Hi Bhushan, You can find specific information about rate limiting on our dev site . The main reason for seeing a rate-limit is that you, or your IP, have made too many requests over the measured time.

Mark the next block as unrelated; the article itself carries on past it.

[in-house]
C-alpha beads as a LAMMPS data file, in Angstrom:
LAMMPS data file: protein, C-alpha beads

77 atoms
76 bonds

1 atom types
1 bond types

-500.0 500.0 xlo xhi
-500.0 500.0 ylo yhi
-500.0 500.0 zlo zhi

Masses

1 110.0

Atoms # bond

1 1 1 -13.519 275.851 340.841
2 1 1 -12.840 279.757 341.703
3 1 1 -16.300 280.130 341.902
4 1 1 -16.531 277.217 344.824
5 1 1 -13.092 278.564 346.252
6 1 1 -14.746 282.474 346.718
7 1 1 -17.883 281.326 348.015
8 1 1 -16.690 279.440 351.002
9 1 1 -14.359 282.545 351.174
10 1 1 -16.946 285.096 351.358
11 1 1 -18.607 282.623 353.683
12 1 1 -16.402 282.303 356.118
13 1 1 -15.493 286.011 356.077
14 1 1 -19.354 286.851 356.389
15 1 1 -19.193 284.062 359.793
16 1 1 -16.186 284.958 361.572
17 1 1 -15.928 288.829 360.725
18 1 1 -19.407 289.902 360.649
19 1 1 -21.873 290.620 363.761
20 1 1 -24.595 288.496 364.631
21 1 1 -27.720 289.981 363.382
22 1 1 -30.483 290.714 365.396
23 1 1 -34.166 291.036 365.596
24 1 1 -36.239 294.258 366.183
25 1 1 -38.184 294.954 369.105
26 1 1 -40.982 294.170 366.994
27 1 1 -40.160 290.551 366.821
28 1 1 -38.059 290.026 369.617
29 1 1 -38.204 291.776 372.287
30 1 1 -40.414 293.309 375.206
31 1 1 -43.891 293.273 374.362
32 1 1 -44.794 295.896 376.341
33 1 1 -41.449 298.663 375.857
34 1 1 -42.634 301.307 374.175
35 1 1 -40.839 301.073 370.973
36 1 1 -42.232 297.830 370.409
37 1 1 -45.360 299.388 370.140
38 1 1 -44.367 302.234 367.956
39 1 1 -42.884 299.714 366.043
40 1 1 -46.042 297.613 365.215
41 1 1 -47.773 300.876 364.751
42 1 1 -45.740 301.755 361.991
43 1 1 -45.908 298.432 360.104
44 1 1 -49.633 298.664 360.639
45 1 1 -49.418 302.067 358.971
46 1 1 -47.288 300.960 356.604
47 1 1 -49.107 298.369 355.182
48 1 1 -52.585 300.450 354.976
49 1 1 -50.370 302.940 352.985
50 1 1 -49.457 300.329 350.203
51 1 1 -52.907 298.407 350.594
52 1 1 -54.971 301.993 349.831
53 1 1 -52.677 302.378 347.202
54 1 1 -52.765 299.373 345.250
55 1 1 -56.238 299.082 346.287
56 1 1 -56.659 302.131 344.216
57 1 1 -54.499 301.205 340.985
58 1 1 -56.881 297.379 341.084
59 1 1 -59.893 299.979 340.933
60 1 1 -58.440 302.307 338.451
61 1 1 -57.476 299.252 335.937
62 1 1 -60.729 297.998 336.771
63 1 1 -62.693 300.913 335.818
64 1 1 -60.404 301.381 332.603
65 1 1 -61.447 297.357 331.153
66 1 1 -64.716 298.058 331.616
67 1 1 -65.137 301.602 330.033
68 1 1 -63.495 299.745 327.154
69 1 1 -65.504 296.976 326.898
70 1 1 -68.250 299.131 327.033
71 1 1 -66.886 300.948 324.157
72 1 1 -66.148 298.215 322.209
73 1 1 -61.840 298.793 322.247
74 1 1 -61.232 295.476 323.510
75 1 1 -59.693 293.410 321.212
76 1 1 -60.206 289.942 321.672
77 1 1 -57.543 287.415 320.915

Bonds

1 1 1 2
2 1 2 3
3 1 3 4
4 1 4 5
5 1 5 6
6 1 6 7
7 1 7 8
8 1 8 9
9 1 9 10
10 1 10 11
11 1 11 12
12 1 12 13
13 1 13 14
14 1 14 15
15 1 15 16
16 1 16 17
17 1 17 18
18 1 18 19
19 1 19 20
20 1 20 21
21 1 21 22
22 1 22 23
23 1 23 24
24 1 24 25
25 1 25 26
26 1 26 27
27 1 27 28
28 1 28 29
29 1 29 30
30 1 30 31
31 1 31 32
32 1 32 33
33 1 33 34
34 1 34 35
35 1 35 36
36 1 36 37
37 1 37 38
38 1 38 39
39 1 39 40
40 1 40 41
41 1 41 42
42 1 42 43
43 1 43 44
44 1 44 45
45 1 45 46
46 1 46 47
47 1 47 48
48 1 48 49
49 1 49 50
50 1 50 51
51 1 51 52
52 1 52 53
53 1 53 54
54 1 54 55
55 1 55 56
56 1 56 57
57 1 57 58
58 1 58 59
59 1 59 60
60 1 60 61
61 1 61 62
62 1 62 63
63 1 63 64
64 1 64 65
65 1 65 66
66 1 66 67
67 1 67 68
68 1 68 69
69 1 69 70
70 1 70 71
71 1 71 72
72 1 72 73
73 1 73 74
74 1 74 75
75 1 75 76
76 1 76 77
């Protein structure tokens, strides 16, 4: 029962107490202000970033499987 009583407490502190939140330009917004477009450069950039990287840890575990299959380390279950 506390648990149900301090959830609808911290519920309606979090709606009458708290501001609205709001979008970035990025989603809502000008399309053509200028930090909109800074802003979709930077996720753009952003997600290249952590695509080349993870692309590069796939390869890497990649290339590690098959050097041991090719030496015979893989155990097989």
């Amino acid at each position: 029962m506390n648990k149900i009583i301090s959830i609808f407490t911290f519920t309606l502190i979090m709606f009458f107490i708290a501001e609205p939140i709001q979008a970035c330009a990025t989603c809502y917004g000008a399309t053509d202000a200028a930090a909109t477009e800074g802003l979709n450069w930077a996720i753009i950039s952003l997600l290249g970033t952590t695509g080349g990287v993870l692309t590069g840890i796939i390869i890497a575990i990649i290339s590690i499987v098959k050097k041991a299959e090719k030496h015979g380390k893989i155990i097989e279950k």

One of many reasons for this happening is if you are using shared hosting. It could be that somebody else with your IP is also making requests from Twitter. One way of approaching this is to use authenticated calls. This way your application is identifiable over any other request on the same IP. Hope that helps explain what could be happening. Matt 1. http://dev.twitter.com/pages/rate-limiting On Wed, Jun 16, 2010 at 12:23 AM, Bhushan Garud <garud.bhus...@gmail.com>wrote: > Hi Taylor, > > I am using [Tweetr APIs] for my application. I want to get user's public > feeds. However, i am facing a GET request rate limit problem. I am wondering > even if i make one or two request, it is giving me 400 error [rate-limit > reached]. If you can explain me the reason or any workaround for this > problem, it will be great.... > > Thanks & regards, > Bhushan > > On Wed, Jun 9, 2010 at 12:41 AM, Taylor Singletary < > taylorsinglet...@twitter.com> wrote: > >> Hi Ed, >> >> I think you're doing the best that you can do to be fault tolerant in this >> case. We generally recommend exponential back-off in the face of continued >> error.. perhaps waiting 5 seconds before retrying after the first failed >> request, then widening to a longer duration, and so on with each subsequent >> error. It is recommended that you implement this kind of behavior, as in >> times of high error rates, those applications that are ignoring error codes >> and retrying the same requests most aggressively are candidates for >> temporary blacklisting (to relieve the unproductive stress on the system as >> it recovers from error states). >> >> Your normal operation behavior also seems to be the correct one to >> utilize. Though if you want to implement additional waiting time, that's up >> to you. Dynamically handling rate limiting is a good idea, as one shouldn't >> really expect the rate limiting to a constant function/rate (though they >> generally are today). >> >> Taylor Singletary >> Developer Advocate, Twitter >> http://twitter.com/episod >> >> >> >> On Tue, Jun 8, 2010 at 11:36 AM, M. Edward (Ed) Borasky < >> zn...@borasky-research.net> wrote: >> >>> I have a Perl script that downloads historical tweets using the >>> "user_timeline" REST API call. I'm running into 503 - "Bad Gateway" - >>> "Twitter / Over capacity" errors when I run it. Questions: >>> >>> 1. When I run into an error, I'm waiting 45 seconds before retrying. >>> Should I wait longer? Is there a shorter recommended wait time after an >>> "Over capacity" error? Do I need to wait at all? >>> >>> 2. In normal operation, I'm using the returned rate limit header >>> information to pace the request rate so that I never run out of calls. This >>> can generate a call as soon as I've completed processing of the previous >>> data. Should I insert a non-zero wait time here? I've tested explicit wait >>> times as high as 20 seconds here and they don't seem to be reducing the >>> incidence of "Over capacity" errors. >>> >>> >> > -- Matt Harris Developer Advocate, Twitter http://twitter.com/themattharris